We realized that Irma was due to hit Orlando on Sunday, which of course was when we were scheduled to head back home.
After unsuccessfully trying to move our flight to an earlier one, we realized that we were left with limited options. One idea was to stick out the storm. Because this trip is usually part vacation, we stay at our family timeshare.
However, with no water or power, the relaxing family time we were looking for would inevitably transform into cabin fever and a lot of cuss words. Another idea was to drive the rental car to a different airport in Florida. Alas, the idea of flying out, in general, was not looking good. My mom, being the real adventurer that she is, said something like, "Well, what if we just kept driving?"
So, we called a family meeting and took a vote. For the first time in five years, our trip would be cut short, and we would be driving back home.
That Wednesday night Leo and I finished up the competition, and we all headed straight home to pack. However, we went back to the table for another vote. Having grown up on all things Disney, it was a unanimous decision that we should not break our family tradition of visiting a Disney theme park. It was decided.
Being the overachievers that we are, the next day we grabbed park hopper tickets and headed over to both Disney's Animal Kingdom and Epcot Center for a much needed day of family fun in the sun. After a day filled with adventure, laughter, and lots of pinot grigio, we finished out our evening with fireworks in Paris... ok so it was the France Pavilion in Epcot's World Showcase, but a fantastically picturesque night nonetheless. Although, in true Disney form, we had escaped our reality for the day, Irma rapidly intensified and the news late Thursday evening was frightening people off the roads. It was reported that people were spending hours in traffic struggling to get out of the state, some even running out of gas and getting stranded roadside while others suffered personal injury in car accidents amidst the chaos.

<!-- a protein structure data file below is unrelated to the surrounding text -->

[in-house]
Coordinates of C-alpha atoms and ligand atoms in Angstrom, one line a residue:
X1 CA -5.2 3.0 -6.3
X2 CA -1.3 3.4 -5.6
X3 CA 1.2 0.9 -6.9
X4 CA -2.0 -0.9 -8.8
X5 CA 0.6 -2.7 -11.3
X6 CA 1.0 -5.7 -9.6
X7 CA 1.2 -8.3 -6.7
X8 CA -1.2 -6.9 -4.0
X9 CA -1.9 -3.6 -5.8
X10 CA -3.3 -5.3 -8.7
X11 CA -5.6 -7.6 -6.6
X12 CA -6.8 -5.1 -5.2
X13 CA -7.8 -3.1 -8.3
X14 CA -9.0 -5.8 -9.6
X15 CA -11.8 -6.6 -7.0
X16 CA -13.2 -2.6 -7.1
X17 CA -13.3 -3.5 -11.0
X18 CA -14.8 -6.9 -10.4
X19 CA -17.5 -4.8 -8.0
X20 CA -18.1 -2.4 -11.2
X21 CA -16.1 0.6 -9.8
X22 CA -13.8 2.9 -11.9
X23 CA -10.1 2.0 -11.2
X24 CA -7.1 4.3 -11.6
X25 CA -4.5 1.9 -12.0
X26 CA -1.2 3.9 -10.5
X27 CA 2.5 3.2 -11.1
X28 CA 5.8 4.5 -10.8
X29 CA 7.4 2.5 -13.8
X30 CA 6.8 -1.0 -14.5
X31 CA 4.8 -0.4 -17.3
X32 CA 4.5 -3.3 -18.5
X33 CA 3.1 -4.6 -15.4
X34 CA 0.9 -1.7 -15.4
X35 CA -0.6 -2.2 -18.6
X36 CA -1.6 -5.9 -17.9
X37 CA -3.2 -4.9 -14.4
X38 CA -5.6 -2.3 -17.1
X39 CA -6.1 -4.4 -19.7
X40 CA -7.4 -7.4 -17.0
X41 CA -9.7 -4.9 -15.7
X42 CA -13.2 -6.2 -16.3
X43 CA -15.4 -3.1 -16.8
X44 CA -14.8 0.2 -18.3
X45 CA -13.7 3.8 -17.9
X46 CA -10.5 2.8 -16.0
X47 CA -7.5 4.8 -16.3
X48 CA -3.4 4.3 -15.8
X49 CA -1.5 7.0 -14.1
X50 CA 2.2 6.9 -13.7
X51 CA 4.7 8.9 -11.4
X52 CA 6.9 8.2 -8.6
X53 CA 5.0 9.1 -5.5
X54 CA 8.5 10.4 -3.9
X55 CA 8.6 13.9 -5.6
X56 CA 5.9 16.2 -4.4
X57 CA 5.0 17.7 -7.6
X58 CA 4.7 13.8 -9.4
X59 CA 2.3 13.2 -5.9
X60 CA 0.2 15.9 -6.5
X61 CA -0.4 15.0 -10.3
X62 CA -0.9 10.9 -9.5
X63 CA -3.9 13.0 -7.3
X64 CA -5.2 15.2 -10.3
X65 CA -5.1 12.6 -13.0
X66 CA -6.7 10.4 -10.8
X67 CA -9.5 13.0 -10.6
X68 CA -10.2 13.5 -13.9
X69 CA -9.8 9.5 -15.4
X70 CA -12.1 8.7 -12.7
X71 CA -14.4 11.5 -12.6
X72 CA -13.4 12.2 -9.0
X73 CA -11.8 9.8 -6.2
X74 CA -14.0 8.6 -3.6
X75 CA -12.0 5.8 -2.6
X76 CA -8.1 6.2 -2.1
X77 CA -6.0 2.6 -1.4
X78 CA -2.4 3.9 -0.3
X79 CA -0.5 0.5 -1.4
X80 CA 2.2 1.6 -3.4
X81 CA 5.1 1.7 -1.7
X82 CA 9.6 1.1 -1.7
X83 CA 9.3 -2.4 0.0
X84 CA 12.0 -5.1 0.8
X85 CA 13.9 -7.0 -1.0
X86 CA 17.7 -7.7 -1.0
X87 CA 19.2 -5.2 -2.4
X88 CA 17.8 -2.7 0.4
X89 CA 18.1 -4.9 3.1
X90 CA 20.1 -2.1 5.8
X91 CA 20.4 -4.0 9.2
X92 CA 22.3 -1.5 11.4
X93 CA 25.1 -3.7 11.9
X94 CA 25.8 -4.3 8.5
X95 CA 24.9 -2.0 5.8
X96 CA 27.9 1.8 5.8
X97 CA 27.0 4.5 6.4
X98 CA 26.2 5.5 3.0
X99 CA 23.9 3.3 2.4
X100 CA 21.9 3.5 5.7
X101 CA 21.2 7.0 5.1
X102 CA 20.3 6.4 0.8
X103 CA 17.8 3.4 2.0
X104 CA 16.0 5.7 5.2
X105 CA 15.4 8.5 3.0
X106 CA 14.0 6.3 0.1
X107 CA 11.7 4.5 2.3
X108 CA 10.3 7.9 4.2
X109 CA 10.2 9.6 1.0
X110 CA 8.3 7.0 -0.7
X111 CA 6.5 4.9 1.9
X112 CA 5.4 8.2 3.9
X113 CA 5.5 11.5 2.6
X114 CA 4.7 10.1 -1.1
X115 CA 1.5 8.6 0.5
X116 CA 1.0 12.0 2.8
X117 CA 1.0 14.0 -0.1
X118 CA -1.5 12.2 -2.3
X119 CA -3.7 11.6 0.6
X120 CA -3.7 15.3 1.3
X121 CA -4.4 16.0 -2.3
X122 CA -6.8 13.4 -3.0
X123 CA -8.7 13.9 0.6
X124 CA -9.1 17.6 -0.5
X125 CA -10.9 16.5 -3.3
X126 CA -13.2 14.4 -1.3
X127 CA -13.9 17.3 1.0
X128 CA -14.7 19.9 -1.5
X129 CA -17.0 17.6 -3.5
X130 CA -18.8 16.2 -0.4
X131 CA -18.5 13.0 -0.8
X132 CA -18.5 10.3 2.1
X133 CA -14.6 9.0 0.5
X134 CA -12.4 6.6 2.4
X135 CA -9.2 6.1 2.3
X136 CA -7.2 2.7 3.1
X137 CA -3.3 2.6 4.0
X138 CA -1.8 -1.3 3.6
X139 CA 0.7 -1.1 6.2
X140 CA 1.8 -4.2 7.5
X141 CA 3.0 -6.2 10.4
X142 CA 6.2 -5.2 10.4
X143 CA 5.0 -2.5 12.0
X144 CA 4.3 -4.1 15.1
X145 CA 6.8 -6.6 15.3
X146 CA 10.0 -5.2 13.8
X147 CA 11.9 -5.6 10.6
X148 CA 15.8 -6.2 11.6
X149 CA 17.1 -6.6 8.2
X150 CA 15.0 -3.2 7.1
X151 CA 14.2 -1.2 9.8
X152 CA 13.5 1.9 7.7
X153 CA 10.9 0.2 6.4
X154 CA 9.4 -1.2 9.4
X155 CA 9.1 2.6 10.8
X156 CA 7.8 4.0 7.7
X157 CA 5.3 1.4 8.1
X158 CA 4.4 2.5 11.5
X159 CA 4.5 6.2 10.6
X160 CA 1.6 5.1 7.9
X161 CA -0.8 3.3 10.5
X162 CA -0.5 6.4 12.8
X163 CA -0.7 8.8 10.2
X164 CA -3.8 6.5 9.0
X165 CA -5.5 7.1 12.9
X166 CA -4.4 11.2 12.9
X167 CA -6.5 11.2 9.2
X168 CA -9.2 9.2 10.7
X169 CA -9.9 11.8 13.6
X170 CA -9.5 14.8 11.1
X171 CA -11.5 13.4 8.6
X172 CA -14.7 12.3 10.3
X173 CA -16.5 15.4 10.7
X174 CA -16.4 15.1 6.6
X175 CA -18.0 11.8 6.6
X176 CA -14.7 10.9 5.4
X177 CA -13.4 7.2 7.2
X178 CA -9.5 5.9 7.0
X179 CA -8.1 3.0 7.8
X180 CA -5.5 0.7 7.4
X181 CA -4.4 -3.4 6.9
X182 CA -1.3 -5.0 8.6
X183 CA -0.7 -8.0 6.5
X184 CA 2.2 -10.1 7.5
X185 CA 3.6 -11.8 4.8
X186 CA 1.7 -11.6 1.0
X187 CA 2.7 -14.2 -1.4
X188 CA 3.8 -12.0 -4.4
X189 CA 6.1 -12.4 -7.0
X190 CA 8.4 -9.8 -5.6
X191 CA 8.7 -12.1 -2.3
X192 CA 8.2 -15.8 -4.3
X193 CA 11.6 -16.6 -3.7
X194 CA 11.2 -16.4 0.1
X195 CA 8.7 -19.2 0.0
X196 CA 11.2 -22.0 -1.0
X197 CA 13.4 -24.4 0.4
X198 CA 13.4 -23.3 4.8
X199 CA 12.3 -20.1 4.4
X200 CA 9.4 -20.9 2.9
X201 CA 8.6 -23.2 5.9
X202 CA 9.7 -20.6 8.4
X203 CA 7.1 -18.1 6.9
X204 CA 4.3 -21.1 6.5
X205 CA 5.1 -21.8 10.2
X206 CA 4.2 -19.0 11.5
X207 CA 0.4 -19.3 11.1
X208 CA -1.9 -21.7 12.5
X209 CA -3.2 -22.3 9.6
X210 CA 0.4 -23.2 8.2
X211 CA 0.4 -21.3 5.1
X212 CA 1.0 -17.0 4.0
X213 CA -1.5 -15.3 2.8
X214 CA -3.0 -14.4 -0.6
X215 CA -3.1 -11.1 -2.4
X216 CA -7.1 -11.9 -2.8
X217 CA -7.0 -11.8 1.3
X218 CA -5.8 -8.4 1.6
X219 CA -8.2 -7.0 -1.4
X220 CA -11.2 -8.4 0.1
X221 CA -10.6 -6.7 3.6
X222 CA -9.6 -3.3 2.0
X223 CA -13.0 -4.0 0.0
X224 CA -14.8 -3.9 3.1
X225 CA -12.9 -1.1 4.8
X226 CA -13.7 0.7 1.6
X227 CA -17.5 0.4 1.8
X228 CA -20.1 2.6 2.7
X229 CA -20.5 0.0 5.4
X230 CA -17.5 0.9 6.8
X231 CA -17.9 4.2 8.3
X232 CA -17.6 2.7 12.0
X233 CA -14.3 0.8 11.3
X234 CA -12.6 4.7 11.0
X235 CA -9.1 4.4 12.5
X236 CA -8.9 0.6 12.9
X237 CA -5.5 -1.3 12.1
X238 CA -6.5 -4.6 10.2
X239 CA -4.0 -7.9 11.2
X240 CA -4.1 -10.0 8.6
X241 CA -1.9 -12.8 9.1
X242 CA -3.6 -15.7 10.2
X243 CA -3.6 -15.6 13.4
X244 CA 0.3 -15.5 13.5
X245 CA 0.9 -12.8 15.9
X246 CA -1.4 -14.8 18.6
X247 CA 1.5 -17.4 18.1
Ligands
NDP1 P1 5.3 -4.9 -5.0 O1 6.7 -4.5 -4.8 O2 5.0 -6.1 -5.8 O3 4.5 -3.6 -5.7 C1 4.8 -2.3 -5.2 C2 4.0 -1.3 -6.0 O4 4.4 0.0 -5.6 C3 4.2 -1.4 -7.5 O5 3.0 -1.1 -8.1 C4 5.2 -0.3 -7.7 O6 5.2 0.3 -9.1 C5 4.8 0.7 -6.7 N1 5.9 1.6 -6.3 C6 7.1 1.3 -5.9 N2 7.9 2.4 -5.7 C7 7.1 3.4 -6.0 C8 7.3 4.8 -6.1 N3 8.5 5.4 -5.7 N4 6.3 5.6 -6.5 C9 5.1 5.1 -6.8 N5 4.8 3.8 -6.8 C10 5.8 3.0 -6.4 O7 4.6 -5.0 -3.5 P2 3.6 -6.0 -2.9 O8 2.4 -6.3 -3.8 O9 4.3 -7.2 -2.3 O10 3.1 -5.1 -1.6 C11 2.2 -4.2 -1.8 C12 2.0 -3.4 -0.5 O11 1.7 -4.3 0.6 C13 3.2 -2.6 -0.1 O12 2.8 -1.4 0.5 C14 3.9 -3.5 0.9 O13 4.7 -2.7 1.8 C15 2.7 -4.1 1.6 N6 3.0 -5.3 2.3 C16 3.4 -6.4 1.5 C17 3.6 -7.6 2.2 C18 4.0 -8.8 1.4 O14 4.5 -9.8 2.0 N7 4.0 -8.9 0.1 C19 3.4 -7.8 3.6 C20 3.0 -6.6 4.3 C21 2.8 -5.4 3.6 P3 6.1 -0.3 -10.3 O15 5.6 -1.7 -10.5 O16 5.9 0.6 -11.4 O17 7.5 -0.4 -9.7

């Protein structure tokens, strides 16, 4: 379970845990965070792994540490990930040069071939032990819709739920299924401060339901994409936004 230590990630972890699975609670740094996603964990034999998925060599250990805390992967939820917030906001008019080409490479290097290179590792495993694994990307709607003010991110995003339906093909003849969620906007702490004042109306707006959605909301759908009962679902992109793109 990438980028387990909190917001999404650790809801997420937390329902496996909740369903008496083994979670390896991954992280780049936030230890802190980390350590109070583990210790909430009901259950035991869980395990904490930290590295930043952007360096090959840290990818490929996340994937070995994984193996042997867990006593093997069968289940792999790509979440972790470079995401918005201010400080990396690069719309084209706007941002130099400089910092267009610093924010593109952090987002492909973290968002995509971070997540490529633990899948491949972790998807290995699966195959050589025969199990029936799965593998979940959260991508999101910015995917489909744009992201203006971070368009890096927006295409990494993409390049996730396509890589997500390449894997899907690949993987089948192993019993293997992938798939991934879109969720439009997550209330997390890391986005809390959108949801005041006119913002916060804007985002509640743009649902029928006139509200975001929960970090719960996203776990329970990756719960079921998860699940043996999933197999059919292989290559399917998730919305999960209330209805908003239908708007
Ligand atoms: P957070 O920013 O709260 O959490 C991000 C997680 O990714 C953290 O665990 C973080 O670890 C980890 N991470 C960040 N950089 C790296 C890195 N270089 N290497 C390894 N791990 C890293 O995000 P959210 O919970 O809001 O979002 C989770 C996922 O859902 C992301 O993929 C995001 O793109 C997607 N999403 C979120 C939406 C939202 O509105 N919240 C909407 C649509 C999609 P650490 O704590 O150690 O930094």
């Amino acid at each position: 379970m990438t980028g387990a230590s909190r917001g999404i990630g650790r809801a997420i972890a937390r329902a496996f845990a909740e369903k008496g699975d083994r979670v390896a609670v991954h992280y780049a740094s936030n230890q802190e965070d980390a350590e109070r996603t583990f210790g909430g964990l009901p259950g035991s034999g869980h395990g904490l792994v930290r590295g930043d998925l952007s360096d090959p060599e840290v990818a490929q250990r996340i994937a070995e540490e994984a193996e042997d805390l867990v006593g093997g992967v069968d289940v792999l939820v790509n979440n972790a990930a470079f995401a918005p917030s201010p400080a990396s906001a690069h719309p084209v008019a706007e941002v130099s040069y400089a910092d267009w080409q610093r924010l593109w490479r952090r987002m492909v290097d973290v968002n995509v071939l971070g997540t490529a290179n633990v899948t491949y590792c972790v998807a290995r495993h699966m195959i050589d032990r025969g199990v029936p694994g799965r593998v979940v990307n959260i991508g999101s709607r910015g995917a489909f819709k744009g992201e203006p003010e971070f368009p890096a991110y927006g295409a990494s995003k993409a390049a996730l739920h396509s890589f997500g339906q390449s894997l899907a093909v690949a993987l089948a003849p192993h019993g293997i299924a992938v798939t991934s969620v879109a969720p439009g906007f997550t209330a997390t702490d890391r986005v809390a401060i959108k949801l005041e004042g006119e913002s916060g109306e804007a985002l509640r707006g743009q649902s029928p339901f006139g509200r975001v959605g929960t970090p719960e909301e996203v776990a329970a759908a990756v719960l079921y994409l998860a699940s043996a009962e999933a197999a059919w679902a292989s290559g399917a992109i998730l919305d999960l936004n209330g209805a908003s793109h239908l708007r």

After the governor of Florida came on TV and encouraged everyone to leave, it was with a quick vote and another unanimous decision that we would hit the road early-morning and sticking to the plan to drive back to New Jersey.
The Long Road Home
Friday morning, we quickly packed our rental and checked out of our room, my dad getting ready as the lead driver to set out on our journey.
Luckily, this year we upgraded to an SUV.
With four passengers and a ton of luggage, we hoped to be as comfortable as possible as we hit the road for our journey home.
My mom, playfully called Sacajawea for a majority of our trek, had "real" (i.e., paper) maps. She planned our route, and we backed her with our WAZE navigation apps as we headed up towards Georgia.
We have always felt that our little pack was the perfect balance of old and new. Our spirits were high, and just like that, we were off.
We drove for a couple of hours happy to see that the roads were clear and not as jammed up as reported on the news. The sun was shining, the music blasting, in some odd way we felt out of harm's way and relieved of the media's predictions of pending catastrophic doom.
Our smooth sailing was short-lived, and after about two straight hours of driving, we started our pitiful crawl at a snail's pace. At this point, having already struggled with sitting still this long, I began to fuss with my phone and reach out on social media. I posted on Facebook,
"What do you do when a category 5 hurricane is coming for you, and your already rescheduled flight is canceled?" with little car emojis.
To my surprise, I got twenty-two responses! Fun! People to talk to!